The Best Thing I Learned at re:group Day #2

Share via:

Today was another great day at re:group.  Great breakouts and a really great closing talk by Andy Stanley.  Truth be told, probably the real highlight for me was seeing so many of our tribe; grouplife peeps from just about everywhere (even saw my twitter friend @AlviRadjagukguk from Jakarta!).

[quote]The best thing I learned today?  So much to choose from…but I’d have to say it was a line from Andy that I hadn’t heard him use before.  I’ll get to the line in a moment, but first a little set up.

Andy was talking about the scene in the gospels when Jesus and His disciples were near Caesarea Philippi and Jesus asked them, “Who do people say I am?”  You know the scene?  Simon Peter says, “You are the Messiah,” and Jesus says:

“Blessed are you, Simon son of Jonah, for this was not revealed to you by flesh and blood, but by my Father in heaven. And I tell you that you are Peter, and on this rock I will build my church, and the gates of Hades will not overcome it.”

As he does in Deep and Wide, Andy spent a few minutes right here pointing out the fact that the word Jesus used that is translated church in our Bible didn’t mean a building or structure.  The word in the gospels is Ekklesia and it meant a gathering.  It was never used to indicate a building.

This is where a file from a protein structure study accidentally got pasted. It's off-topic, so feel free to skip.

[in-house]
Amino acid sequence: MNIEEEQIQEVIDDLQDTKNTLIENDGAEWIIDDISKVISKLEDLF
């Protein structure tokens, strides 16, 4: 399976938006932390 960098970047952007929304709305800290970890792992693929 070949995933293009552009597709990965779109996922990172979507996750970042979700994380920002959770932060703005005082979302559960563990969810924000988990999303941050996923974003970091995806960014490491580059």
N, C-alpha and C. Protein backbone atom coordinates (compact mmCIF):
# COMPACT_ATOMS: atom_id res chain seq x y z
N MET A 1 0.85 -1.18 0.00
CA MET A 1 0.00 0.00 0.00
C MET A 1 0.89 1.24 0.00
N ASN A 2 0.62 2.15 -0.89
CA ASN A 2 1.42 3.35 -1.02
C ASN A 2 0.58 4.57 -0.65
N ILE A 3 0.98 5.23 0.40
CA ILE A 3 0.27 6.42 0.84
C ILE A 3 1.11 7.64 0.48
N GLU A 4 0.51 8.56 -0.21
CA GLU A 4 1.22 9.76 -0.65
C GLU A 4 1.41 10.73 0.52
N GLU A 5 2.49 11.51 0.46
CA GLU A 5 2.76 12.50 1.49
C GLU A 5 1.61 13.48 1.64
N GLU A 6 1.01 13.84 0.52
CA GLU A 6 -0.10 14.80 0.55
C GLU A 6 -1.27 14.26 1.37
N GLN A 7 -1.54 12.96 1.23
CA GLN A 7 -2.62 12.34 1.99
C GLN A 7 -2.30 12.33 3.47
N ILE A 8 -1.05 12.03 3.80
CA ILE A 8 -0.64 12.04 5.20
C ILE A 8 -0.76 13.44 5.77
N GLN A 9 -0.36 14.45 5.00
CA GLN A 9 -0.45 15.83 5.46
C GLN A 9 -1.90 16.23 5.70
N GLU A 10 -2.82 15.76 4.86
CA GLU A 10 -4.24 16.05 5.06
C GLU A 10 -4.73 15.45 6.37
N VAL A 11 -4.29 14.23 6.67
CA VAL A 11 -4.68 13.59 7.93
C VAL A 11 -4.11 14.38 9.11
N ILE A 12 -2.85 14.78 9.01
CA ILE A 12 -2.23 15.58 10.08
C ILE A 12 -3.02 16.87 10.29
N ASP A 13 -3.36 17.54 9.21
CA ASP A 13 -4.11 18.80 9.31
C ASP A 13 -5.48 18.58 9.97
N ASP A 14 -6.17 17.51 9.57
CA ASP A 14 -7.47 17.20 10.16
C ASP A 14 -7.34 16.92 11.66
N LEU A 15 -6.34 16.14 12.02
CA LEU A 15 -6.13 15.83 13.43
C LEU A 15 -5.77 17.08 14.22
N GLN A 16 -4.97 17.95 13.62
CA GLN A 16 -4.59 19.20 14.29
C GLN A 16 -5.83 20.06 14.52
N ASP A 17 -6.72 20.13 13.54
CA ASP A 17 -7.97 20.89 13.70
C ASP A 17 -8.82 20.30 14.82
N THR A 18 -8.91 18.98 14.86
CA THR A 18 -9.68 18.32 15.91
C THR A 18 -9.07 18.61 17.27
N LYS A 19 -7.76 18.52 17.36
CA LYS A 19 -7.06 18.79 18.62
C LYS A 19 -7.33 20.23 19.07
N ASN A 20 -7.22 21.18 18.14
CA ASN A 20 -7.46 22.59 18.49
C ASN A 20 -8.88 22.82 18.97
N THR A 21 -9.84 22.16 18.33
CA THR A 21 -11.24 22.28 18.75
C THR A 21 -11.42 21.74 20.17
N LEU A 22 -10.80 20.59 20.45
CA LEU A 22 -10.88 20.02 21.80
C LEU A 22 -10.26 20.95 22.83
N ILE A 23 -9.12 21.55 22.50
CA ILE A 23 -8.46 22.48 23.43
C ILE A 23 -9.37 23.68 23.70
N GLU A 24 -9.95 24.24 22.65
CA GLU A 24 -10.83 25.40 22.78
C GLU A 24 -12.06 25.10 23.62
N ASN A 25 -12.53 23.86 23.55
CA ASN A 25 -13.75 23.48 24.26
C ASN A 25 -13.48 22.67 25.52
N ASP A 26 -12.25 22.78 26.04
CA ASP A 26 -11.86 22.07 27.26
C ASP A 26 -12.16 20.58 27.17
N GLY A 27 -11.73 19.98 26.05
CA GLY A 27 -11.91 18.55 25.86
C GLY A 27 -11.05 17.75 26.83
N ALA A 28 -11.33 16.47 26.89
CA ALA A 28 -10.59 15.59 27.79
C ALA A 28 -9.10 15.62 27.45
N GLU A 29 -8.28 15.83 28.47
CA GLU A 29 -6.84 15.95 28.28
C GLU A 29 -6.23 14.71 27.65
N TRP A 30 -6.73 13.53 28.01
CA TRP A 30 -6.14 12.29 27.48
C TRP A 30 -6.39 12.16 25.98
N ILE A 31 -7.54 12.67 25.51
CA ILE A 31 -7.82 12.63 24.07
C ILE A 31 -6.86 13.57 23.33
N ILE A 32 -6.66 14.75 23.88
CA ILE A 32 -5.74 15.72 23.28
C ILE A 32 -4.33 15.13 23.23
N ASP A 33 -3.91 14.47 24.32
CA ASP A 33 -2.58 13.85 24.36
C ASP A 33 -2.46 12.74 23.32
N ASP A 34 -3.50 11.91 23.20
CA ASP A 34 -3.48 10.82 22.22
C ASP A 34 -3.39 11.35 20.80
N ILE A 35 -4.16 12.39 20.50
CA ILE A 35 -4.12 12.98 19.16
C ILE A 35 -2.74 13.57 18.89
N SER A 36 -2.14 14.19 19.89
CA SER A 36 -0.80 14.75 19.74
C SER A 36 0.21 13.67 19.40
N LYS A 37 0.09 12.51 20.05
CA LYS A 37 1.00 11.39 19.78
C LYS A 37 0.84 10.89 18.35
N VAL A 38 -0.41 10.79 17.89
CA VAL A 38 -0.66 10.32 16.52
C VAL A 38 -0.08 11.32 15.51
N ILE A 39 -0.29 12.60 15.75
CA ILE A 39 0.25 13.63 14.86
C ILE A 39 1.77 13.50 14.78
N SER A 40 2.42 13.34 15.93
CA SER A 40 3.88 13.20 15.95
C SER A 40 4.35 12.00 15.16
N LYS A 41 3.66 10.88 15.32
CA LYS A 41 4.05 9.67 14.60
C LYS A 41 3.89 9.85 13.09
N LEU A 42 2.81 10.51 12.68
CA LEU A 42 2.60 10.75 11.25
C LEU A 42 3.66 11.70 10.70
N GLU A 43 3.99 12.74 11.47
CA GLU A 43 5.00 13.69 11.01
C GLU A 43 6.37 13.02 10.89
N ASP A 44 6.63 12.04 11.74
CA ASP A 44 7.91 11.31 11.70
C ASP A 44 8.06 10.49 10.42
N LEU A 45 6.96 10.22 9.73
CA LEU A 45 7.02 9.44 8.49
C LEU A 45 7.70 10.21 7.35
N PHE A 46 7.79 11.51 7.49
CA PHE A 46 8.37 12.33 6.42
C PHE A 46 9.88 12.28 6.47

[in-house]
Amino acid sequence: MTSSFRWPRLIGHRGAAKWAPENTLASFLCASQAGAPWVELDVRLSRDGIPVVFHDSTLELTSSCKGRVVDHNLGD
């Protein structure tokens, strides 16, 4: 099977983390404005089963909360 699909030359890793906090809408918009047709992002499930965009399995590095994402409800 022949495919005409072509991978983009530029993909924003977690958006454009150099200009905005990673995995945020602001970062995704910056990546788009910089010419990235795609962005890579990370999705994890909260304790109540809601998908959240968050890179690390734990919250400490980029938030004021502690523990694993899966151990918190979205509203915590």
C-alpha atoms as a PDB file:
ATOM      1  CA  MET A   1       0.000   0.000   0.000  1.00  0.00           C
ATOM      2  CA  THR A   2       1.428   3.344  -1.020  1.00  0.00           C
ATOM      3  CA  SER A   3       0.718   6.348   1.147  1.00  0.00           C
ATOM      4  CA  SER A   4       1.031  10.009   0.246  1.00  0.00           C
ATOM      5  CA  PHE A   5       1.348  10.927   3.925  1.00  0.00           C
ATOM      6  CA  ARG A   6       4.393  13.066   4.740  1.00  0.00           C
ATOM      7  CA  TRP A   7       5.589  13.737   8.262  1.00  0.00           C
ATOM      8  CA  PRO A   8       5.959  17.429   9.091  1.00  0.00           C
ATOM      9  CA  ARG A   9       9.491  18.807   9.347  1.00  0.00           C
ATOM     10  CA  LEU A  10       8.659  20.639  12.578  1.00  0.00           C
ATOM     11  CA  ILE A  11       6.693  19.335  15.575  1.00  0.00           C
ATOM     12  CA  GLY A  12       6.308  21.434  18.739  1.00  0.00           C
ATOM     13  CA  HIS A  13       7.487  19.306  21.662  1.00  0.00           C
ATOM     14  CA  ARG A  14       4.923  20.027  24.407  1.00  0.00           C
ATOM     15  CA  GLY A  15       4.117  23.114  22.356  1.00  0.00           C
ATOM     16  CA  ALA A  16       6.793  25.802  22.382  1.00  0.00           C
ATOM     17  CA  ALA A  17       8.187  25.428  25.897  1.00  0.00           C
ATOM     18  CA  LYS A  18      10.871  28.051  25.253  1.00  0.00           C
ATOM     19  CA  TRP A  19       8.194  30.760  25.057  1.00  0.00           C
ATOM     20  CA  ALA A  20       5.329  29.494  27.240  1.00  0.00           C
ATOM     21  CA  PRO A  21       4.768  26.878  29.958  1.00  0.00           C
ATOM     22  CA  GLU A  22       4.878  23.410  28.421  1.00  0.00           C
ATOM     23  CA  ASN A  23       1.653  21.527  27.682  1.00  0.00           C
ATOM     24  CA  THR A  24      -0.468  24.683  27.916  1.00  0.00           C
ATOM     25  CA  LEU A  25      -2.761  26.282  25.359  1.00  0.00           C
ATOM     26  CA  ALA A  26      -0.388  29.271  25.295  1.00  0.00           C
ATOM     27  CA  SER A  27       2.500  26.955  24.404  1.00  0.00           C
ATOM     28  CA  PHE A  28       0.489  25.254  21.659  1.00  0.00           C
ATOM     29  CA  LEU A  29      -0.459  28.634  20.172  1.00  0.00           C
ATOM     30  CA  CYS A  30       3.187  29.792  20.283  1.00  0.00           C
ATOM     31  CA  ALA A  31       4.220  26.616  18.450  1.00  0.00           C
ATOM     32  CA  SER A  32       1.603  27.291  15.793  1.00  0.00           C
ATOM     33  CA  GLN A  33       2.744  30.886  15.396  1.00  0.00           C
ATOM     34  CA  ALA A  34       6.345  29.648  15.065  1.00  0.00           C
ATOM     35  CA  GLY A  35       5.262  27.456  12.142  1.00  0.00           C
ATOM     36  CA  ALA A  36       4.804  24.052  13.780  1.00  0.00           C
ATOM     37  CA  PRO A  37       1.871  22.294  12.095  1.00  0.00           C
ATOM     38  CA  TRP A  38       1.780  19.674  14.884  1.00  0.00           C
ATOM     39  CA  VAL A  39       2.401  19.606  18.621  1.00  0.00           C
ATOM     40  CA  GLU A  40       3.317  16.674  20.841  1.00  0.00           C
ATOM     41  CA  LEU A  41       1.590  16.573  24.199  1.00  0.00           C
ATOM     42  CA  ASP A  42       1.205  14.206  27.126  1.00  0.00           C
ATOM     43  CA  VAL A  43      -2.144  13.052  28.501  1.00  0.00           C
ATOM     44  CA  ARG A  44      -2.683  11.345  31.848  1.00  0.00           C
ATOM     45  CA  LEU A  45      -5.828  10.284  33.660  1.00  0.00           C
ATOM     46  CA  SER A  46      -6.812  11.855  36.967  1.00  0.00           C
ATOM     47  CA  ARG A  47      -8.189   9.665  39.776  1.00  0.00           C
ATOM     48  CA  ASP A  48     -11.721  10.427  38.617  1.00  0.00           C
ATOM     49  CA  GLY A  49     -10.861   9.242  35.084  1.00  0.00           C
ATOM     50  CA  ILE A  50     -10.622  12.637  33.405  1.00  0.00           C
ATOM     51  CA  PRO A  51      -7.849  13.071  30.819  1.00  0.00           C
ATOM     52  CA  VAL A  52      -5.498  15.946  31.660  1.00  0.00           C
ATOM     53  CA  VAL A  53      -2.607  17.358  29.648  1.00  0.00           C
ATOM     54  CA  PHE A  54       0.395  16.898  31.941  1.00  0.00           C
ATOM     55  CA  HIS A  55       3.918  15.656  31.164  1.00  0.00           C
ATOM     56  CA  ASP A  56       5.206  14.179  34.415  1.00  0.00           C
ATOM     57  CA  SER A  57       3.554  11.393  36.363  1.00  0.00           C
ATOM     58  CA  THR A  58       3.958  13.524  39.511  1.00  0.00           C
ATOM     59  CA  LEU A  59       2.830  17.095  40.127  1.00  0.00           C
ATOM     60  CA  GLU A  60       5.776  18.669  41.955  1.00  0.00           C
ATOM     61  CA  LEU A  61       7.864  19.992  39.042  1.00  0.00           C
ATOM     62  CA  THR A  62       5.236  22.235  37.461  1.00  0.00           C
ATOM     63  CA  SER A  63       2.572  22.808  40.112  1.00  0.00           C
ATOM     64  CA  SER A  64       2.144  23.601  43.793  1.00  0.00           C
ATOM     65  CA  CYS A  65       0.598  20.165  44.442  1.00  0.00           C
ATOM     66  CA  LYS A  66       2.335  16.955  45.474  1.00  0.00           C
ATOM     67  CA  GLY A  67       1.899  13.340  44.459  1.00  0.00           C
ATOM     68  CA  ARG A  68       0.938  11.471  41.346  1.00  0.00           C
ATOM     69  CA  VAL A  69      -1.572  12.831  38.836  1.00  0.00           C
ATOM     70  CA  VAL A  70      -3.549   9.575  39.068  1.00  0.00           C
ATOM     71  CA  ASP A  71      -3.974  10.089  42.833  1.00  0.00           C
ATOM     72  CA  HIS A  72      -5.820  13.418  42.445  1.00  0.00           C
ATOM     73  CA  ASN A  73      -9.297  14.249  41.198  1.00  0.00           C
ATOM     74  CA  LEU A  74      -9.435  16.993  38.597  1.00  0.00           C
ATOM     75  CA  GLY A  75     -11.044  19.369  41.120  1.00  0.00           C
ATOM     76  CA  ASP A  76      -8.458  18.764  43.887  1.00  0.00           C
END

So what was the line that Andy used that was the best thing I learned today?  Almost there.  Just a few more sentences of explanation.

Pointing out that the word translated as church actually meant gathering, he went on to say that the “primary activity of the early church was one-anothering one another.”  Not taking communion.  There’s almost no instruction for how to take communion.  Not attending worship services.  There’s virtually no instruction for worship.  Not sitting in rows, listening to sermons.  See also, Andy Stanley on Creating a Culture That’s All About Circles.

You know what most of the rest of the New Testament is about?  One-anothering one another.  Interesting, don’t you think?  “The primary activity of the early church was one-anothering one another.”

I like that line.

Print Friendly, PDF & Email